State Senator Thomas P. Morahan joined Governor George E. Pataki in announcing the acquisition of 575 acres to expand Sterling Forest State Park in Orange County. The new property increases the size of Sterling Forest to more than 18,200 acres of forests, lakes, streams, and other sensitive natural resources, one of the largest state parks in New York. The scenic acreage purchased is surrounded by the public parkland and had been vulnerable to development.
"This magnificent resource is located in my district. The acquisition of 575 acres for Sterling Forest will help ensure a positive legacy for this extraordinary park. I am proud to have joined with environmental advocates in urging the Governor and the NYS Department of Environmental Conservation to preserve the environmental integrity and critical resources of Sterling Forest, especially the threatened species that our State is mandated to protect," said Senator Morahan.
The property, known as the Sterling Forge parcel, consists of an irregularly shaped 575 acre parcel with extensive frontage along both the southeast and northwest sides of County Route 84, Long Meadow Road. The site’s topography varies from level/rolling land to steeply sloping and the southern section of the property features a 36-acre pond. There is also a 15-acre wetland area at the easternmost section of the property and various other wetlands, totaling approximately 25 acres, scattered throughout. The state’s $13.5 million purchase from Sterling Forest® LLC was supported through the Environmental Protection Fund.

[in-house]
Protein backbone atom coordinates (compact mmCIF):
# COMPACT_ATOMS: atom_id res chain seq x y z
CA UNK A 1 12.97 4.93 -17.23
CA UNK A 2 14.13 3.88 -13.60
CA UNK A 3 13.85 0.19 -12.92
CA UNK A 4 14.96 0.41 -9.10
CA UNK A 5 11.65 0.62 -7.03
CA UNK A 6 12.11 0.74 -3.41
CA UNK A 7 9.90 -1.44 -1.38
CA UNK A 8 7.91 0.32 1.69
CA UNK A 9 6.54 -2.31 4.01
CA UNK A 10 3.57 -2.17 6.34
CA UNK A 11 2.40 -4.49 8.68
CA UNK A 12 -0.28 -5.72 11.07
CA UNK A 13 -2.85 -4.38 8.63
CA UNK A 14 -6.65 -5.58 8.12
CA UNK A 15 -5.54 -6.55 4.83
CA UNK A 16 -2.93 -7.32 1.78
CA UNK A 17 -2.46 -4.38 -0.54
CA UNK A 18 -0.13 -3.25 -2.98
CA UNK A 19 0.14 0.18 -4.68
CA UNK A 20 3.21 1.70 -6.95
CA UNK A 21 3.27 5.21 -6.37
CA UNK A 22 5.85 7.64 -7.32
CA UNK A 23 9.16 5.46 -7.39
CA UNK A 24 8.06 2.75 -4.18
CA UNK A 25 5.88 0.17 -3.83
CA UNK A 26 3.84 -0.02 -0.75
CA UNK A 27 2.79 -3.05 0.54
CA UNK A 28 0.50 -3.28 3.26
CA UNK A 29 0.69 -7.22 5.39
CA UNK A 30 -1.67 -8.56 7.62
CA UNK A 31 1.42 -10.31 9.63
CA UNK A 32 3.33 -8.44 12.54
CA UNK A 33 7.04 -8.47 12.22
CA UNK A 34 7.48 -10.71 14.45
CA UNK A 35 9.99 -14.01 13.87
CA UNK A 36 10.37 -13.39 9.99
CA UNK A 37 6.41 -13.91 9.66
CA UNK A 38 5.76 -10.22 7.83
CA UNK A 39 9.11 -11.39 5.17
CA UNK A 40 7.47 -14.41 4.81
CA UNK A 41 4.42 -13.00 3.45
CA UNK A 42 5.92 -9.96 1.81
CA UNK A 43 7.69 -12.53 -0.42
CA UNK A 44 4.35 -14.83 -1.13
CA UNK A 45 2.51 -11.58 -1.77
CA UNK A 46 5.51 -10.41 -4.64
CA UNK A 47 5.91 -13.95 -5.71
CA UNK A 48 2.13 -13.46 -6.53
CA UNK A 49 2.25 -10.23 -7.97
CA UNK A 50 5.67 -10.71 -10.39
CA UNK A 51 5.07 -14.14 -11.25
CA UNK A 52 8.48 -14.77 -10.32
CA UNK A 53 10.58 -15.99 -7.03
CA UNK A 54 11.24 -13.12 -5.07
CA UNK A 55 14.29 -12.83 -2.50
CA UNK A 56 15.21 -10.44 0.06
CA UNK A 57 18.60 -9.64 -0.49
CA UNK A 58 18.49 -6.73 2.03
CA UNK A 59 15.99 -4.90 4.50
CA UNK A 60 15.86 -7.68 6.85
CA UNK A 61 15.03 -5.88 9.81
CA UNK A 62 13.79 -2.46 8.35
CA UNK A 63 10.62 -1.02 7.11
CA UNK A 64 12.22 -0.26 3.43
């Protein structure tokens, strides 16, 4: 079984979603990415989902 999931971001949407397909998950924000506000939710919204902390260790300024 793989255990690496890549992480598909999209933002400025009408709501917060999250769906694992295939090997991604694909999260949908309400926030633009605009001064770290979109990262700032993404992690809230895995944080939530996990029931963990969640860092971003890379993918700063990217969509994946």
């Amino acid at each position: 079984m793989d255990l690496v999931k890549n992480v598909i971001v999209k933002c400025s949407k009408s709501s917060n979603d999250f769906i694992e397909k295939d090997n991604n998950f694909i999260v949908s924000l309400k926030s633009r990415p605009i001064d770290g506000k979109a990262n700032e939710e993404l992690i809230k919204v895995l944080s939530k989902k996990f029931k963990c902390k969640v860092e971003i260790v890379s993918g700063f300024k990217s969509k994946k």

"This latest acquisition represents the last piece in the puzzle for protecting the full array of natural resources and wildlife habitats at Sterling Forest State Park from the threat of development," said Governor Pataki."
Sterling Forest State Park is centrally located within the New York/New Jersey Highlands, a 1.1 million-acre stretch of contiguous habitat from the Hudson River to the Delaware River. Sterling Forest, is the forested anchor of the New York/New Jersey Highlands. The tract links Abram S. Hewitt State Park in New Jersey with Harriman State Park in New York, and protects the corridor around the Appalachian Trail, which traverses the northern portion of Sterling Forest, and the full length of the Sterling Ridge Trail. The park is part of the New York State Parks system and administered by the Palisades Interstate Park Commission.
In 1998, Governor Pataki announced the acquisition of the first 15,280 acres that created Sterling Forest. New York and New Jersey, along with the federal government and private interests, worked together to raise $55 million to purchase Sterling Forest and preserve it as open space. The property protects a major source of drinking water for New Jersey and was the last large, privately-held open space in the New York City metropolitan region. Since the initial announcement, another 3,000 have been added to the park including this latest acquisition.
Sterling Forest and its habitats are vital for the survival of many resident and migratory species, including black bear and a variety of hawks and songbirds, as well as many rare invertebrates and plants. The Governor also designated a 16,833-acre portion of the park as a Bird Conservation Area (BCA) in an effort to protect the habitat of various bird species living in the area.